Getting the Sexes Back on Track
By P. David Hornik, the American Spectator, June 16, 2004
IN AN EXPERIMENT DONE in the mid-1990s, a researcher asked fifty sexually active college students to react to the statement: "Even if I think I don't want to be emotionally involved with a person, if I have sex with her/him a few times, I begin to feel vulnerable and would at least like to know she/he cares about me." Fifty percent of the males disagreed with that, but only 4 percent of the females did.
Asked whether such a result -- obtained, to repeat, not in the 1950s but in the 1990s -- reflects an innate difference between males and females, many feminists will deny it and say social conditioning creates the difference. Such feminists adhere to what Steven Rhoads calls the "androgynous world" ideology -- a highly influential ideology claiming that males and females are innately exactly the same, and the best and truest world will be one in which their personalities and roles are identical.
Well, how about this: a study of fourth and sixth graders found that during playtime boys competed with each other 50 percent of the time, while girls competed with each other 1 percent of the time. Or, studies done from the 1920s to the 1990s found that preschool girls are more interested in dance, preschool boys more interested in balls and rough-and-tumble play.
Nope, feminists will say. Those grade-school kids, those preschool kids, have had plenty of time to be molded by a patriarchal order that teaches males to be strong and assertive, females to be weak and docile.
O.K., how about this:
"[An] experiment exposed day-old infants to a battery of sounds including wild animal calls, computer-generated language and the unhappy cries of other infants. All the babies cried the most when they heard the sounds of other crying infants, but the female babies cried longer."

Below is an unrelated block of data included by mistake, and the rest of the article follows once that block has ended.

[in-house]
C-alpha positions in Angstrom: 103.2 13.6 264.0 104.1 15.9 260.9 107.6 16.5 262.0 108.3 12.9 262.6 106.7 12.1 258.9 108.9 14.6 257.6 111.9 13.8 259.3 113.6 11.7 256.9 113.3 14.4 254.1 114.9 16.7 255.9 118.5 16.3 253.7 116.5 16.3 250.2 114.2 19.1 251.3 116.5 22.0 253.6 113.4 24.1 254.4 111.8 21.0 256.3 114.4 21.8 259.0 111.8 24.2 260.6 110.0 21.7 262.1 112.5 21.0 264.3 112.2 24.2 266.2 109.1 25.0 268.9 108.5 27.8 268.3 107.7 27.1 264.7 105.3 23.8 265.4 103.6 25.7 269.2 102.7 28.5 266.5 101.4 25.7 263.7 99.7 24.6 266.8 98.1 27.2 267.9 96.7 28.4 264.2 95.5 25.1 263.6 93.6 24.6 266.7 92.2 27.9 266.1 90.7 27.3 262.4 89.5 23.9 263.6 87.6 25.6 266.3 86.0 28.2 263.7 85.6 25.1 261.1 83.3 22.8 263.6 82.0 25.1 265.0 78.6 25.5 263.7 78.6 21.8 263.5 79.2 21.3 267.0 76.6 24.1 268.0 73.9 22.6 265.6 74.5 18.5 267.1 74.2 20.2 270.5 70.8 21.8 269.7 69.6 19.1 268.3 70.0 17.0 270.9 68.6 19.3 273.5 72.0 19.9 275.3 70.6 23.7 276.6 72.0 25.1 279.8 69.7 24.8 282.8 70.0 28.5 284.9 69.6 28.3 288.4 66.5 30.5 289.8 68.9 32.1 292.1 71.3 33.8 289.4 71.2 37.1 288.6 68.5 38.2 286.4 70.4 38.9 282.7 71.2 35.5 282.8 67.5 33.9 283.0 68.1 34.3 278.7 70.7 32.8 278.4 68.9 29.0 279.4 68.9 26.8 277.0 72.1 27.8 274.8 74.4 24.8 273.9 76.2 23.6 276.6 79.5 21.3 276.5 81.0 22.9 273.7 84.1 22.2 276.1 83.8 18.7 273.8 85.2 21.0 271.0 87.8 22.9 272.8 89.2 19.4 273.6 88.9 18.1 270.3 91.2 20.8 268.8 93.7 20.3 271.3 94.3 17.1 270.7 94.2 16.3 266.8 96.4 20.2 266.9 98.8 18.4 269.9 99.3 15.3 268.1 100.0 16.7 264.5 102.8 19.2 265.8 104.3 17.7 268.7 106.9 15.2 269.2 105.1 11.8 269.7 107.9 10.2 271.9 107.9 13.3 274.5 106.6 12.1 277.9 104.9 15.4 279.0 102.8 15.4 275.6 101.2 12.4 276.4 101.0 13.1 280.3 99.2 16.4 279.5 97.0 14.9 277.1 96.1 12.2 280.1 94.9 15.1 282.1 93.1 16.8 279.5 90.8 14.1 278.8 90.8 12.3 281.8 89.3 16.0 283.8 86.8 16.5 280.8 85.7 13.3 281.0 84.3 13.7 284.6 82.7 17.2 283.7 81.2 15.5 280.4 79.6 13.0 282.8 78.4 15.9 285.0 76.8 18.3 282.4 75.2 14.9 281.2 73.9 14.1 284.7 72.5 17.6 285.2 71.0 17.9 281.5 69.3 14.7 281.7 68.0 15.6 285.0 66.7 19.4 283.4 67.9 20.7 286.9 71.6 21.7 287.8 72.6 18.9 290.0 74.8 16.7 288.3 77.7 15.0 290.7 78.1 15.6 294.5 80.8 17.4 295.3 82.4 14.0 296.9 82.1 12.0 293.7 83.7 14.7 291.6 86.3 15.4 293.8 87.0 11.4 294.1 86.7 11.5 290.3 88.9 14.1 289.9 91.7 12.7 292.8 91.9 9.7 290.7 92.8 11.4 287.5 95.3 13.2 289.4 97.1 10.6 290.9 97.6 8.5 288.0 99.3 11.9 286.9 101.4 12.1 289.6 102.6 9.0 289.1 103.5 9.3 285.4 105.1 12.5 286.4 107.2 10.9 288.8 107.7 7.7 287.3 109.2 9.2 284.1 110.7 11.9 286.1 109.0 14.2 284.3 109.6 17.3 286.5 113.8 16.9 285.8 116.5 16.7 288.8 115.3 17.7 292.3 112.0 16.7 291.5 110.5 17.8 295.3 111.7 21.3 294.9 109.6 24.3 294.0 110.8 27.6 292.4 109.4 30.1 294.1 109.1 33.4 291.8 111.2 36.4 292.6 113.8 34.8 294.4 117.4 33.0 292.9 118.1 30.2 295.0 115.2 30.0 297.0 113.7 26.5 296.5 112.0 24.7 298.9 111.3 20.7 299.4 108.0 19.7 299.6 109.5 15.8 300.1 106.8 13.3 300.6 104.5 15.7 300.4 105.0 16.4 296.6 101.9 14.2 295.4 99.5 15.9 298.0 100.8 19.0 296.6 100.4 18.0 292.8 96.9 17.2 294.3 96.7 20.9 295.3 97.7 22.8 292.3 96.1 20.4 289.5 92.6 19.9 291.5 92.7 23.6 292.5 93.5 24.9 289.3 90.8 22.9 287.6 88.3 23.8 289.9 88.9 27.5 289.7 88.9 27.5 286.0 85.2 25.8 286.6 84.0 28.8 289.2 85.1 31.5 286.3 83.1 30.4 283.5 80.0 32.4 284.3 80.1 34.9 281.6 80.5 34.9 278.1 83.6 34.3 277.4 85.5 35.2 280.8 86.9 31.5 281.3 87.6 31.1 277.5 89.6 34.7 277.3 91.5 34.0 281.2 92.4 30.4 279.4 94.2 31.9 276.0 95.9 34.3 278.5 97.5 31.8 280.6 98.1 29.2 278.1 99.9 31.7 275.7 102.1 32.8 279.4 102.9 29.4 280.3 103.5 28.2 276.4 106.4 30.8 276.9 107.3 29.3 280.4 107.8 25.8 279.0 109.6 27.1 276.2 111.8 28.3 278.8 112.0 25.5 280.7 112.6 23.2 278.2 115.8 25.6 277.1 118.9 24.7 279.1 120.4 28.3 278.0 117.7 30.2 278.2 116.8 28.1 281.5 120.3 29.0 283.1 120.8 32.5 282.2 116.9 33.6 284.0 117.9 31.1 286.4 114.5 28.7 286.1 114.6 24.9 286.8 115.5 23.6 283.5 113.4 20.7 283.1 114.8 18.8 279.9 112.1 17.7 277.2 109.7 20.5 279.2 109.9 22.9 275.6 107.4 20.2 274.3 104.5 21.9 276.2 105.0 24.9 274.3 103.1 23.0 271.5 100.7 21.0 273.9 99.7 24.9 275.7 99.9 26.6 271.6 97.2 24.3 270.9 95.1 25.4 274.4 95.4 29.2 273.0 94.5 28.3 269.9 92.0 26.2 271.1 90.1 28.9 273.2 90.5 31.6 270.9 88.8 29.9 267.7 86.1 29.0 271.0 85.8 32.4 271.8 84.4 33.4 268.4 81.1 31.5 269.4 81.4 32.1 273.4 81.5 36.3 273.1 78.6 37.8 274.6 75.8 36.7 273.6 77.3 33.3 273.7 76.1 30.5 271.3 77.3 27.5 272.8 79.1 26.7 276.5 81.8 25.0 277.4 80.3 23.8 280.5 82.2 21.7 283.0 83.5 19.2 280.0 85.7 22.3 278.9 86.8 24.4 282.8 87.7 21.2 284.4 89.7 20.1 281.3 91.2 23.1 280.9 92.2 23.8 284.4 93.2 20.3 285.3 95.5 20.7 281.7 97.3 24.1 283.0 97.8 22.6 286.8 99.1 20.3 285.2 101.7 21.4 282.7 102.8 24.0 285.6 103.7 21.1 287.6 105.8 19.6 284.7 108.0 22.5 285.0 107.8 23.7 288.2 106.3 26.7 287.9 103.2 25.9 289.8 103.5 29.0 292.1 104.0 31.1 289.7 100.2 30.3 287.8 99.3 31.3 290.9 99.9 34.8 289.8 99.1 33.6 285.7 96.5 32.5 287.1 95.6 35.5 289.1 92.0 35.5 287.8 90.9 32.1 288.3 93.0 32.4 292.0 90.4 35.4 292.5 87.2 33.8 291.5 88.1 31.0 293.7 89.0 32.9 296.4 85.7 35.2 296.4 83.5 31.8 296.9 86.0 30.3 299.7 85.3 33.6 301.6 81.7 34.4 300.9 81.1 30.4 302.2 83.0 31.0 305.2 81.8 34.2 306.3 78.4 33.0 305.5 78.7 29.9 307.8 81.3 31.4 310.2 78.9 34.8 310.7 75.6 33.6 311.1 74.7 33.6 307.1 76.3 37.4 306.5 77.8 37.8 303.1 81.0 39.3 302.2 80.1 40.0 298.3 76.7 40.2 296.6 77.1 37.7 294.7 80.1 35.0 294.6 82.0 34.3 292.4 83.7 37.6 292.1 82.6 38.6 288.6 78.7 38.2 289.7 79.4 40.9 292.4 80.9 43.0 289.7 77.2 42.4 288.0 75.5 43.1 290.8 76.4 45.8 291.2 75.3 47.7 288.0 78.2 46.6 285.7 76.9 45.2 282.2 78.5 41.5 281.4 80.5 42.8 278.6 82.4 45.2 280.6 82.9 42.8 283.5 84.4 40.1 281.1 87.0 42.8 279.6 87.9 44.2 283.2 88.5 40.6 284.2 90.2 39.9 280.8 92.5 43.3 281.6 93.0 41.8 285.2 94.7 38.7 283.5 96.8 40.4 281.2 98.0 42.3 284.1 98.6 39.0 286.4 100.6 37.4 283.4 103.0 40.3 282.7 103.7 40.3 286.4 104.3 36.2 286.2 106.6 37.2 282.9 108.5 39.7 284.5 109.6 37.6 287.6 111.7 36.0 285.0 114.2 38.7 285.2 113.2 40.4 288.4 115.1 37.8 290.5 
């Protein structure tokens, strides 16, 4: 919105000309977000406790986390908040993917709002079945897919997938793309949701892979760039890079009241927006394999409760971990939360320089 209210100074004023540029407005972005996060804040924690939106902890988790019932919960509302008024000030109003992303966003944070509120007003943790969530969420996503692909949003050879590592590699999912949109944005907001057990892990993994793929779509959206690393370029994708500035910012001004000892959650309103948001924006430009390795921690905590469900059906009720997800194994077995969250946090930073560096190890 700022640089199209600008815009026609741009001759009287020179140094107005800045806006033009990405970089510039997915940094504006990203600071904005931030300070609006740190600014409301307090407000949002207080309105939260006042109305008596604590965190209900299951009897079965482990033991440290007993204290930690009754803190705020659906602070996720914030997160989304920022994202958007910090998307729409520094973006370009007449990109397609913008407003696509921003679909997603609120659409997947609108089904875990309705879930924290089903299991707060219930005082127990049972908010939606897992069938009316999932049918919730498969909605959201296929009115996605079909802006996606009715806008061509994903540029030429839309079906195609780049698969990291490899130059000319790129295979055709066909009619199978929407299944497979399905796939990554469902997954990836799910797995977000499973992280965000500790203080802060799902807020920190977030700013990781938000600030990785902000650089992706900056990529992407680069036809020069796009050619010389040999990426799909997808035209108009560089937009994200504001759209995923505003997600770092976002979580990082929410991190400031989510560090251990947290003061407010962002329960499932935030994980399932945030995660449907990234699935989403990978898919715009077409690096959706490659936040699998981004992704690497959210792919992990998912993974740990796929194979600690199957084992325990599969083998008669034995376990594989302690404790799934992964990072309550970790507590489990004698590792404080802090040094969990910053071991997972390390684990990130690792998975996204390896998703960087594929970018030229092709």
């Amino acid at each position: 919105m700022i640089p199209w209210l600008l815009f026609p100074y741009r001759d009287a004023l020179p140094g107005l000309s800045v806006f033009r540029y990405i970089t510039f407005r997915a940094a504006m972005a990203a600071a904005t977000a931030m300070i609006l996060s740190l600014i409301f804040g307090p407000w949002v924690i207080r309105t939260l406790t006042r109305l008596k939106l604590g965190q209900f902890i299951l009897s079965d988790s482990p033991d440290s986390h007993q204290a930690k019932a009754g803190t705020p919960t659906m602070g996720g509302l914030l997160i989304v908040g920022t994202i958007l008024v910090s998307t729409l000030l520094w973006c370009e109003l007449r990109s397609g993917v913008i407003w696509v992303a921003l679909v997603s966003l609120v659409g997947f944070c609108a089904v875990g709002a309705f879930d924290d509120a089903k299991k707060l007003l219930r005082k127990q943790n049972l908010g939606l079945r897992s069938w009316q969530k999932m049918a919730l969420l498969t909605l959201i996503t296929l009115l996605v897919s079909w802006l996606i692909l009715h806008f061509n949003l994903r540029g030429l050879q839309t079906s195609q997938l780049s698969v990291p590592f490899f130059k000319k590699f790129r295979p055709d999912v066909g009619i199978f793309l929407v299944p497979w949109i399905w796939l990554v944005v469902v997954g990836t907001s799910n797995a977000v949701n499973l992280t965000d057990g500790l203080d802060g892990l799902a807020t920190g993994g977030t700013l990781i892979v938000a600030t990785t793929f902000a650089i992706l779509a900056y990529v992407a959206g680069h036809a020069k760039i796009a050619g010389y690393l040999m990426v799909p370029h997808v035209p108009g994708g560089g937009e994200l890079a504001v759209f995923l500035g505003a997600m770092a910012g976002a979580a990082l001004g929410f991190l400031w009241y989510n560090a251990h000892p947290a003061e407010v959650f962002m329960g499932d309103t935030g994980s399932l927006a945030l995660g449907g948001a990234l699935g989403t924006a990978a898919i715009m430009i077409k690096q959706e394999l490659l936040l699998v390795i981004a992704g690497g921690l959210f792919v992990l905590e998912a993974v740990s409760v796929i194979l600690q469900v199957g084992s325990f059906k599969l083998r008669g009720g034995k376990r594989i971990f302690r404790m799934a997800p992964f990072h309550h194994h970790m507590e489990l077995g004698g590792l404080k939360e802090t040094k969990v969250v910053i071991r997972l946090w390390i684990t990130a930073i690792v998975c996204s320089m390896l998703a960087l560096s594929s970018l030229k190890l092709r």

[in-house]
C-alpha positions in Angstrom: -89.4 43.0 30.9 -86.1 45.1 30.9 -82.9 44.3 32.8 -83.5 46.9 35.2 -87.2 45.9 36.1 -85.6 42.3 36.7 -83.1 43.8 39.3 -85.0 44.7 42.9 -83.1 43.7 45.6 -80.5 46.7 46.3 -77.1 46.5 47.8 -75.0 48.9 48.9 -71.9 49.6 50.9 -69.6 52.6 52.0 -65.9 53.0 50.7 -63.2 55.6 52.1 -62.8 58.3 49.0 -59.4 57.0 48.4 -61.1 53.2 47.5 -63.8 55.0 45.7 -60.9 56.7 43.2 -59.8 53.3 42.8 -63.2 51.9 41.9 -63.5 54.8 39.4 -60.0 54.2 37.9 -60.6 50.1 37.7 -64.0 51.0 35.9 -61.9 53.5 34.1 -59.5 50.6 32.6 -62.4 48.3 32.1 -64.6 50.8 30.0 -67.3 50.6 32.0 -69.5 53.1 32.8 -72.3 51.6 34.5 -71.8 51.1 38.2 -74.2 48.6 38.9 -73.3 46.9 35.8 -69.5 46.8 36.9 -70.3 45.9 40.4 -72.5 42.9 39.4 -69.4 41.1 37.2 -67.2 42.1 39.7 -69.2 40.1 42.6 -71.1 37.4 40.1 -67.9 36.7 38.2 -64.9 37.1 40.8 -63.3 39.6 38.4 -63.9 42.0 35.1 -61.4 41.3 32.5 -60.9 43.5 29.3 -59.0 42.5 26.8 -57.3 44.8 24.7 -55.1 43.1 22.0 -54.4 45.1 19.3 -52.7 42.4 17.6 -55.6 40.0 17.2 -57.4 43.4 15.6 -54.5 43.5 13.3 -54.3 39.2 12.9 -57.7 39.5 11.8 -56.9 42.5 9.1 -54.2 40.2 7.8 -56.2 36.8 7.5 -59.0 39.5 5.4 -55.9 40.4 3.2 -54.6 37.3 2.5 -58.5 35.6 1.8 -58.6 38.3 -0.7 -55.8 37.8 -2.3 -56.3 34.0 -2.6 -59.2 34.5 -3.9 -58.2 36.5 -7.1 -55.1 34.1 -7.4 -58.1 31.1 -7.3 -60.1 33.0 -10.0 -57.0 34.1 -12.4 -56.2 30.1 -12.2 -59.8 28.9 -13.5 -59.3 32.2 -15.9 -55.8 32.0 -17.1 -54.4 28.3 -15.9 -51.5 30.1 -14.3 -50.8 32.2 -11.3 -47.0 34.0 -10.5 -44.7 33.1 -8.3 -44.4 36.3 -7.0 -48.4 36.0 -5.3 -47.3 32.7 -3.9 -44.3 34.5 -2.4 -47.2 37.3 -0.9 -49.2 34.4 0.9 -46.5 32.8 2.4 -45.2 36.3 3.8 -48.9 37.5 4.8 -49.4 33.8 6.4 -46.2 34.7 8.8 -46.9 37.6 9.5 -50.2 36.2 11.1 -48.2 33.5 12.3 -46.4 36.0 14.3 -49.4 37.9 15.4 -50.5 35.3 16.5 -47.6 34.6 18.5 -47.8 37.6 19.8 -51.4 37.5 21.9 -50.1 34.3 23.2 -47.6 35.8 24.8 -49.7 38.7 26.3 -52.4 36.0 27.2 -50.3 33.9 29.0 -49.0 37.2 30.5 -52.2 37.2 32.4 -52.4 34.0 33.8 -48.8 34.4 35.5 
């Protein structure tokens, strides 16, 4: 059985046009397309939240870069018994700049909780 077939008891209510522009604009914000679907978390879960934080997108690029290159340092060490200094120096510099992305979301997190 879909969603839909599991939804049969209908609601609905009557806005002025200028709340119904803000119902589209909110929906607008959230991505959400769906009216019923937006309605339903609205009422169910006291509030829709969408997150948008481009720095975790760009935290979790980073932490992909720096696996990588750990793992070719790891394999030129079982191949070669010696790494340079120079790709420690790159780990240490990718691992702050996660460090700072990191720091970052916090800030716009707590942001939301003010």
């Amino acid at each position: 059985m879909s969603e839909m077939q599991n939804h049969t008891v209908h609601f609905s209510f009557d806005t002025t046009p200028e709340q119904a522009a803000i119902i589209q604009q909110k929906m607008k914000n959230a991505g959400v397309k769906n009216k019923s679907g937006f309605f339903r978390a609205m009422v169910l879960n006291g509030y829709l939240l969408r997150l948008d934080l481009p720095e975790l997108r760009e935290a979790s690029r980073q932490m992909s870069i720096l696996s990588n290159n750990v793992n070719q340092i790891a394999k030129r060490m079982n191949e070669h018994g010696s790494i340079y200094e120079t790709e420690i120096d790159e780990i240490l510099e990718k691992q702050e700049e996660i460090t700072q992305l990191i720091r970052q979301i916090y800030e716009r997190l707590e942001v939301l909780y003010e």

That's the nitty-gritty-sex differences at one day old, when even the grimmest feminists can't claim the patriarchy has had a hand in it --and there's a lot more nitty-gritty in this outstanding book. (Another example: three-day-old girls will maintain eye contact with a silent adult for twice as long as boys will.) Rhoads, who teaches public policy at the University of Virginia, worked on the book for ten years while reviewing hundreds of studies. He summarizes the evolutionary and biological literature in a way that overwhelmingly establishes the case for nature -- that is, for natural sex differences.
SOME OF THE MOST striking findings involve females with high levels of testosterone, the "male" hormone (actually, both sexes have testosterone, but men typically have ten times more of it). Such females have been extensively researched, and it's been found that, as girls, they tend to prefer boys' toys, to like rough-and-tumble play, to be more competitive than other girls; as women, to be more career-oriented, more ambivalent about having children, more interested in casual sex -- and the list goes on. Not surprisingly, low-testosterone women show opposite, more "traditionally" feminine tendencies.